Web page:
Raising Rental RatesIs it time?
By Pamela Alton
Raising rental rates is probably one of the least enjoyable aspects of a self-storage manager's job. No one likes to field those calls from tenants threatening to vacate because they received a $5-per-month rental increase. How do you handle them? When do you raise rental rates and whose rates do you raise?
Obviously, researching the rental rates in your market area is a must before you raise your own rates to existing tenants and new move-ins. At least every three months or so, you should contact the other managers in your area and trade information on rental rates, changes in office or gate hours, administration fees or deposits, etc. Most managers are cooperative with each other; however, like anything in life, there are exceptions to the rule. Some companies, for one reason or another, refuse to exchange rental-rate information with those they consider to be their "competition." If that is the case in your area, you could be forced to play the "rental-rate game," placing a mystery call as a tenant inquiring about a unit. But how you get the information is not as important as having it.
You want to be competitive--not too high or too low. One way to "test the waters" on rental increases is to change your walk-in rates to be slightly higher than what your existing tenants are already paying. If you find you can easily rent them at a higher rate, then consider increasing the rates of your existing tenants as well. Similarly, when someone vacates a unit and you are otherwise full in that unit size, try putting a higher rate on that unit. If you can easily fetch a higher price, you can consider a rate increase across the board.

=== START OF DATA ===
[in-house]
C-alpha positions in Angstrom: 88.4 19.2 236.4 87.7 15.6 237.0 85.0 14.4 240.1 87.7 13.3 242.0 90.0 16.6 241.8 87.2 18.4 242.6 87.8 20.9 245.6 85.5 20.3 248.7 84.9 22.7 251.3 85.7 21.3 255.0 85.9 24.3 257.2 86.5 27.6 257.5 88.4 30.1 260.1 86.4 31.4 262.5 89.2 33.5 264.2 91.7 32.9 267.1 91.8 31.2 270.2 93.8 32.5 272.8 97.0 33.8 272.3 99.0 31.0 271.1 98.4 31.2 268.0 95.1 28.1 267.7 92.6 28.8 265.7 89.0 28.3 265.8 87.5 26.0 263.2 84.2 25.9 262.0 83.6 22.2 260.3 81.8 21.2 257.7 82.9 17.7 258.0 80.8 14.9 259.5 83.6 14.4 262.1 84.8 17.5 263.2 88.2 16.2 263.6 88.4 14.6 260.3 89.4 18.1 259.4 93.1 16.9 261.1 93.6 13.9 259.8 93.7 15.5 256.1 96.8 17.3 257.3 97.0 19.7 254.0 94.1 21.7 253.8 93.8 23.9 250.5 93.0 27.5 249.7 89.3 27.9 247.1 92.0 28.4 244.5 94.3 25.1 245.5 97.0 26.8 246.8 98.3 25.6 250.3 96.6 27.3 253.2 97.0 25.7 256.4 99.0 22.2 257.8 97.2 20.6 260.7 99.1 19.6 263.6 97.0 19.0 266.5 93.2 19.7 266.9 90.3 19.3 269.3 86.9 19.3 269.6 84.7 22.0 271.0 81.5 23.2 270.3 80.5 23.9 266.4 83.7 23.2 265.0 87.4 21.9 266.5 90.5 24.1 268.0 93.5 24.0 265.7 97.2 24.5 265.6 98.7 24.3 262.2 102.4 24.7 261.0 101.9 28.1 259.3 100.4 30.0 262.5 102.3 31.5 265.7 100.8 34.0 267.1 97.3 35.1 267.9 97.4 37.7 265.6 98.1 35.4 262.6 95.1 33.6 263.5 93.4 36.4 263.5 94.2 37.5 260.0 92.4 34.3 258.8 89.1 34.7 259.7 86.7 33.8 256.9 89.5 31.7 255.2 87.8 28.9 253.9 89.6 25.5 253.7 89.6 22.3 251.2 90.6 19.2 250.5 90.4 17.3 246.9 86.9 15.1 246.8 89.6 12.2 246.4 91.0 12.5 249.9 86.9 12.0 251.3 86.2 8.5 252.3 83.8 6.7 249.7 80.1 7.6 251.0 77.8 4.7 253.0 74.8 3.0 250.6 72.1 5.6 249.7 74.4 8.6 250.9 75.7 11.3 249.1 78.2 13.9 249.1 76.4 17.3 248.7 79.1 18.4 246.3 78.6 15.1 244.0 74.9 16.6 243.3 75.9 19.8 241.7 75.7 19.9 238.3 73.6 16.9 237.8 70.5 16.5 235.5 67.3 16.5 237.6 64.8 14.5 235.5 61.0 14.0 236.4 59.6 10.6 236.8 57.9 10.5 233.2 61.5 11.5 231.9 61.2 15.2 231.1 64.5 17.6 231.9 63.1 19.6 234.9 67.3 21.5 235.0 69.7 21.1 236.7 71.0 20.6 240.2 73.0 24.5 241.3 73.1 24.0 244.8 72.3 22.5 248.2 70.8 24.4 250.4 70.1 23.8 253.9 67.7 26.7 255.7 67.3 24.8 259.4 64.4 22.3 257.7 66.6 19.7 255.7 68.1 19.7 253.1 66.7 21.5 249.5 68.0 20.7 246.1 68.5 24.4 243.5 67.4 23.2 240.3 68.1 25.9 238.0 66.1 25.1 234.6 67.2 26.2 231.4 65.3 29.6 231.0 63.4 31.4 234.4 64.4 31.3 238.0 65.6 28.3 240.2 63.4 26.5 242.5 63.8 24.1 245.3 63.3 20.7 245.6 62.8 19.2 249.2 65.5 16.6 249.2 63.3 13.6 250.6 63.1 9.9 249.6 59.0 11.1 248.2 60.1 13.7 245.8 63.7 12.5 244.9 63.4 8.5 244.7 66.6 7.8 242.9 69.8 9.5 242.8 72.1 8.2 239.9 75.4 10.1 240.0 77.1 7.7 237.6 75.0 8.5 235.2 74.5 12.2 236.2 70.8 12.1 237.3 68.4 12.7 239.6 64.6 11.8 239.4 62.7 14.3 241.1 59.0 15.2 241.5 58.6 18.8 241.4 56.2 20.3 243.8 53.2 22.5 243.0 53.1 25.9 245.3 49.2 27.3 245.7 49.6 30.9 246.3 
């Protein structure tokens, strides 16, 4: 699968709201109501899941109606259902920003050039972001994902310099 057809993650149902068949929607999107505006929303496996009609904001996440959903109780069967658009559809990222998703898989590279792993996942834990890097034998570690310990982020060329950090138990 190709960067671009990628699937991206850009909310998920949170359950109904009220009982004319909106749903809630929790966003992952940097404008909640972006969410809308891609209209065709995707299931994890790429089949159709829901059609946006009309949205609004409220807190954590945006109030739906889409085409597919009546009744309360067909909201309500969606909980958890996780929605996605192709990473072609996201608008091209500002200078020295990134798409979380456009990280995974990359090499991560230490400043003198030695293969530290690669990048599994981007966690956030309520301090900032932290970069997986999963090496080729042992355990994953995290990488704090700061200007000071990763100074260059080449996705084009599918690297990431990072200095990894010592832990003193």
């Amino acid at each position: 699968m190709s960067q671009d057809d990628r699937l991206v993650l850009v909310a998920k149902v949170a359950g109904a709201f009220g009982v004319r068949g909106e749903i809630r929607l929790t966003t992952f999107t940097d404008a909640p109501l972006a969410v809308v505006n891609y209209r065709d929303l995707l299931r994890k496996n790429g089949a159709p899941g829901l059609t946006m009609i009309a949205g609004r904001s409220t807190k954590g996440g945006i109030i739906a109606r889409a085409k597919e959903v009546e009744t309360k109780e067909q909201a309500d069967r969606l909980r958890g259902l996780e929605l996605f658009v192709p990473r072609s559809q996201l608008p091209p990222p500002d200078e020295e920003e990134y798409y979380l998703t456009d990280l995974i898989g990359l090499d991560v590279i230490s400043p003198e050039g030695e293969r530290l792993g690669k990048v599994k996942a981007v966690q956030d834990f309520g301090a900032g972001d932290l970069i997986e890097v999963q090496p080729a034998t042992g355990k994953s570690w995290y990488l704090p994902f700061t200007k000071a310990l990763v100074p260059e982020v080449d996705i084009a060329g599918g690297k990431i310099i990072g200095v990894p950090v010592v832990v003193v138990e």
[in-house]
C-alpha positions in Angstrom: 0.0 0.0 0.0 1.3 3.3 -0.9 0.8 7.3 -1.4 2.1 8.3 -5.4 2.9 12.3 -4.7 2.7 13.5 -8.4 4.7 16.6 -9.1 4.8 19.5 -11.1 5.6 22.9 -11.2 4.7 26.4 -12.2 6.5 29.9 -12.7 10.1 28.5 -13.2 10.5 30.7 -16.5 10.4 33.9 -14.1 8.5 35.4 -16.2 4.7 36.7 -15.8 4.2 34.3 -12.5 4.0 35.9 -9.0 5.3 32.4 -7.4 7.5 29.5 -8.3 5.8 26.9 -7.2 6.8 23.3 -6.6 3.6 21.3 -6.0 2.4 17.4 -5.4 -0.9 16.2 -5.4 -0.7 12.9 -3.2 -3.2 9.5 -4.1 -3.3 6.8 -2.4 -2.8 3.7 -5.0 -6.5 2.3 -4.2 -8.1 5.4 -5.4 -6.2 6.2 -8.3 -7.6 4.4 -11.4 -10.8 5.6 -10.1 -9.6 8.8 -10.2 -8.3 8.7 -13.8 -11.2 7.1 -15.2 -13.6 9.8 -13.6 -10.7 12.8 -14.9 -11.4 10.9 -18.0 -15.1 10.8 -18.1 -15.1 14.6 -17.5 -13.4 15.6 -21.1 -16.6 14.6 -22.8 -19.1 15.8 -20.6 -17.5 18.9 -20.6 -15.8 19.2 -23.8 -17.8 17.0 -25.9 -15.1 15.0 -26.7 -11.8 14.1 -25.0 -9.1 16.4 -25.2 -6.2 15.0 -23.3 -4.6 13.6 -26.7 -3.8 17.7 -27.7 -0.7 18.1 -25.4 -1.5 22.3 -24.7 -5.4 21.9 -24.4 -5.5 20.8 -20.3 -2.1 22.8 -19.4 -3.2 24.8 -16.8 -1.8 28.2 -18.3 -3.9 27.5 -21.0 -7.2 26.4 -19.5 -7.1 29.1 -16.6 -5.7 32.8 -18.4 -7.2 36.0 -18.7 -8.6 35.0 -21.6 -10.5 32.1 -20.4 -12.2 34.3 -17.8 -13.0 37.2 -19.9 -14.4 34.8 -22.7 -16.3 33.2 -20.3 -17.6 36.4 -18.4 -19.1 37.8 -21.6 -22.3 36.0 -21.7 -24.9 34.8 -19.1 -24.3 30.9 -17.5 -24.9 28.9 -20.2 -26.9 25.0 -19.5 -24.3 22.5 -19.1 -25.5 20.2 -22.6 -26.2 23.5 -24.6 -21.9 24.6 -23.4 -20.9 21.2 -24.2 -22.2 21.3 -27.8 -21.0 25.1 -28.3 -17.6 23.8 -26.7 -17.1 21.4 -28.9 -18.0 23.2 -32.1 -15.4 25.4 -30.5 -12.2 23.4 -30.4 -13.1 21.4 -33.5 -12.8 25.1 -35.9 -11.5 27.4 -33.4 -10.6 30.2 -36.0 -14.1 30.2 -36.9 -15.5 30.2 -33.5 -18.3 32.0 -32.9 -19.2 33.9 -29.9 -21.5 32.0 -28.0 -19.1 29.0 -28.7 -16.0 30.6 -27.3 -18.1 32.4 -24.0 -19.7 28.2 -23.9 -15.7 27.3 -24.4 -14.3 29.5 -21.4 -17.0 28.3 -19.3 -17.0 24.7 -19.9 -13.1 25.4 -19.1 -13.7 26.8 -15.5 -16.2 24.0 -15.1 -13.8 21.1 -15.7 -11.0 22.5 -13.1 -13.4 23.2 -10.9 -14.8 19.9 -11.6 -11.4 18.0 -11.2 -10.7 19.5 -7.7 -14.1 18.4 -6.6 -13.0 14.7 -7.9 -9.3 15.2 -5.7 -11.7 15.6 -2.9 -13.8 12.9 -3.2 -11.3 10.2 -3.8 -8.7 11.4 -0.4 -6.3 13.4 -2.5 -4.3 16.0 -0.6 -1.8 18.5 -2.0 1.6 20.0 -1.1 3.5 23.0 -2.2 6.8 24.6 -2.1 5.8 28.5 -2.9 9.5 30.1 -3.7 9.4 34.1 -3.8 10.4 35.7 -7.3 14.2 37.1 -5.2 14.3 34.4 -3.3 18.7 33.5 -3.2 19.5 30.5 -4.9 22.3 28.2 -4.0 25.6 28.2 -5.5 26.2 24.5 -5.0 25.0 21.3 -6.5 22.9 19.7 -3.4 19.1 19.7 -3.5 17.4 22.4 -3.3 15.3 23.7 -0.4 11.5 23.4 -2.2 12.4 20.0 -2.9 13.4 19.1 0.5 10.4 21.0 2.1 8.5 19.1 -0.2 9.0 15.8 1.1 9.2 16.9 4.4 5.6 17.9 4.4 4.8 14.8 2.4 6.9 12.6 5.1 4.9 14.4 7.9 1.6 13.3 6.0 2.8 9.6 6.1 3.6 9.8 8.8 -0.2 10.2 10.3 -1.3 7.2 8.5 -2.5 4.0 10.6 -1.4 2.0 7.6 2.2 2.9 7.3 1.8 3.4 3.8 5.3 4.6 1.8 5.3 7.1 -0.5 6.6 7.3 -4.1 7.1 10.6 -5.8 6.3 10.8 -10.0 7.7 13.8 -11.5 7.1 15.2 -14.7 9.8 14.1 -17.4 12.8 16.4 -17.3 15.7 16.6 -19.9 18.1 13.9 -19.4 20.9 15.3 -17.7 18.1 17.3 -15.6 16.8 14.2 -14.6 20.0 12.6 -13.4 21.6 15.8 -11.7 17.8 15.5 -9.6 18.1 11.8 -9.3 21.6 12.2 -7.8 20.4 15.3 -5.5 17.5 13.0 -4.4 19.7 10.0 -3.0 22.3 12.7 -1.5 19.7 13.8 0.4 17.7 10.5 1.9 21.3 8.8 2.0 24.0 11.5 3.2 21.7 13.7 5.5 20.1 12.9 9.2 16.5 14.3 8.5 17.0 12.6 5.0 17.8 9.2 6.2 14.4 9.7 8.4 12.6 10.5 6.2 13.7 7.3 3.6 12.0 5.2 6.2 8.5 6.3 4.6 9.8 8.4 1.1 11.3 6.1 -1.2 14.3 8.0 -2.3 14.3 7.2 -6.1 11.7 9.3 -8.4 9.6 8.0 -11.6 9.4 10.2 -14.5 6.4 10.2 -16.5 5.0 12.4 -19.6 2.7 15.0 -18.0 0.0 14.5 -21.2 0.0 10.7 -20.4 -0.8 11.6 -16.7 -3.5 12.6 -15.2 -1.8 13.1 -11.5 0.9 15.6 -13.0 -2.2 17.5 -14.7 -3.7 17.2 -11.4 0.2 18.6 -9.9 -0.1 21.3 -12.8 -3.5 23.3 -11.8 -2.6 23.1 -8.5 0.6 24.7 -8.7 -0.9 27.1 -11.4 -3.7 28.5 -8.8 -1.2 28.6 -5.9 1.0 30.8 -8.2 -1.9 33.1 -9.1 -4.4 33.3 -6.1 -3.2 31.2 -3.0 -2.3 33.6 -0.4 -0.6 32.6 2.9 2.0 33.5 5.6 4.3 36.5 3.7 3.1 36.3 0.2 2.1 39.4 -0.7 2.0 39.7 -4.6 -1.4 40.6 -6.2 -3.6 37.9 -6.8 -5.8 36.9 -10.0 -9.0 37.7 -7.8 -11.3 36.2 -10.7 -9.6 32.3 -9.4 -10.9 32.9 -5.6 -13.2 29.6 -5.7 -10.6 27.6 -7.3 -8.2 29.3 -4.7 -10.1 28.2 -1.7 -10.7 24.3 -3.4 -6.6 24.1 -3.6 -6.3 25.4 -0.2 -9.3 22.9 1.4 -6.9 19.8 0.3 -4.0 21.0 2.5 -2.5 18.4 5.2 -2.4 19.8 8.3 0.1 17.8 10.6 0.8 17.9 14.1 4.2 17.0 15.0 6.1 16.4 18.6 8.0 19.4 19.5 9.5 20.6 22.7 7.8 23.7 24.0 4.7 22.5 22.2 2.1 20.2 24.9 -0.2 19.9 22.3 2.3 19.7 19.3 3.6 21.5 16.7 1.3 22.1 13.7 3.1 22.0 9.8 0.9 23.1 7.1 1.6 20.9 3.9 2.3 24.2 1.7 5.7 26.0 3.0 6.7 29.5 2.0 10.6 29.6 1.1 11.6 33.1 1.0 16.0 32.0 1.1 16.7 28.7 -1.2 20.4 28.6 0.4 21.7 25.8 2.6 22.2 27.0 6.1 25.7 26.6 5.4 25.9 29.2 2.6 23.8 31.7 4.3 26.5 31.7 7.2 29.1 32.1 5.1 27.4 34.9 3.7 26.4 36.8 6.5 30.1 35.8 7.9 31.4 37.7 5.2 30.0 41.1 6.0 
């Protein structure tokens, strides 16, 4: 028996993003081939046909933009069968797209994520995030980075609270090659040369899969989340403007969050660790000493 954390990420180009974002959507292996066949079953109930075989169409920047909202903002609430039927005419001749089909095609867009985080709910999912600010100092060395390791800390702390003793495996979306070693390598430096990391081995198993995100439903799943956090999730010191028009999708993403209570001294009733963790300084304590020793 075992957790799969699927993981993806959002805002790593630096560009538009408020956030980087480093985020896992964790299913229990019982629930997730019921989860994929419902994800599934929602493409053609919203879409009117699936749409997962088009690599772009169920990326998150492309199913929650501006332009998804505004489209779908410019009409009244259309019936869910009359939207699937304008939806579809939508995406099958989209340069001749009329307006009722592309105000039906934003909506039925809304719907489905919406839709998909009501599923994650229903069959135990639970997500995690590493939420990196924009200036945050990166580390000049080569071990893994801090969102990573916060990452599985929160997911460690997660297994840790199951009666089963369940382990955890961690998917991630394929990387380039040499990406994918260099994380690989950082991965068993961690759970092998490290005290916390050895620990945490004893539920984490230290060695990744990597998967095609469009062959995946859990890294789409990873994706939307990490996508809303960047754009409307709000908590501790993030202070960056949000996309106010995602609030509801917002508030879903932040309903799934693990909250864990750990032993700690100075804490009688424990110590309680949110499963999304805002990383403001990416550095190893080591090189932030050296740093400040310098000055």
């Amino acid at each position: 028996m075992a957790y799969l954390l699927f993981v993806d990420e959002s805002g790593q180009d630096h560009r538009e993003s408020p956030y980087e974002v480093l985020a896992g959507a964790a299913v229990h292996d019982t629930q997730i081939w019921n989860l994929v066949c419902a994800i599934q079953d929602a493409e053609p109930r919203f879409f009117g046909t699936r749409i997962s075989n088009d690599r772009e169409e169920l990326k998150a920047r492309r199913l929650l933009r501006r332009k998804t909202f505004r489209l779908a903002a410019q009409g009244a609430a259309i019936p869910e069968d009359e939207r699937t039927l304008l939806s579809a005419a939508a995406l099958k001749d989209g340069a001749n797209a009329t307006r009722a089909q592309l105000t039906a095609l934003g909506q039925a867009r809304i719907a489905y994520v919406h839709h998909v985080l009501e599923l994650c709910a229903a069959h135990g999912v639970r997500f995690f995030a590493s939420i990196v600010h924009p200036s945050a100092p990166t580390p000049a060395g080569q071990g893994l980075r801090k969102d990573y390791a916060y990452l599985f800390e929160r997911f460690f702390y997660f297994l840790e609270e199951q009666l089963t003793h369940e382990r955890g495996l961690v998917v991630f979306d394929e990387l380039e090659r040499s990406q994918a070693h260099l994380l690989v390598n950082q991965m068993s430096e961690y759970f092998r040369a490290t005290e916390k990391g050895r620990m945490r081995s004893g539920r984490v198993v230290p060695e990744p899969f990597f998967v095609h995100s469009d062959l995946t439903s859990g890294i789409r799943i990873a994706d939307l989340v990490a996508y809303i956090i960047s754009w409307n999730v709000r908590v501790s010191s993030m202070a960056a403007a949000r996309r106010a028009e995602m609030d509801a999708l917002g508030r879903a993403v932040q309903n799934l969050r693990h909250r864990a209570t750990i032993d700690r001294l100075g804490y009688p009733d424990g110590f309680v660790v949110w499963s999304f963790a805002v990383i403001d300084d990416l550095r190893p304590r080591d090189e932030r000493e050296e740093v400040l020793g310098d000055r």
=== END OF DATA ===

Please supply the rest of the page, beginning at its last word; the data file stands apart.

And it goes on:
There are times of the year when rental-rate increases are expected and usually considered part of doing business. Winter months around the holidays or early spring are good times for increasing rates. Most tenants expect a rate increase around the first of the year. Just before the holidays is a good time to send out your rental-increase notices indicating a January or February change. Most tenants are busy with the holidays and don't have the time or desire to move even in the event of an increase. The weather could also act as a deterrant, encouraging renters to stay in their units until spring. Spring is also a great time to increase your marketing efforts, allowing you to make up vacancies with new rentals.
A word on notices: Some rental agreements say you can change rates, office hours, etc., with only a seven-day notice. I personally give my tenants at least a 30-day notice, if not slightly longer. Seven days is not enough time, regardless of what your agreement states.
You might choose to implement an annual rental increase across the board on the first of the year to all tenants, regardless of how long they have occupied a unit. This is fairly easy to calculate. It is a little more difficult to selectively increase certain tenants or unit sizes. In this case, you will have to print several computerized site records, such as rental history, discounted units, past-due accounts, etc. You will use these reports to determine who will receive a rental increase.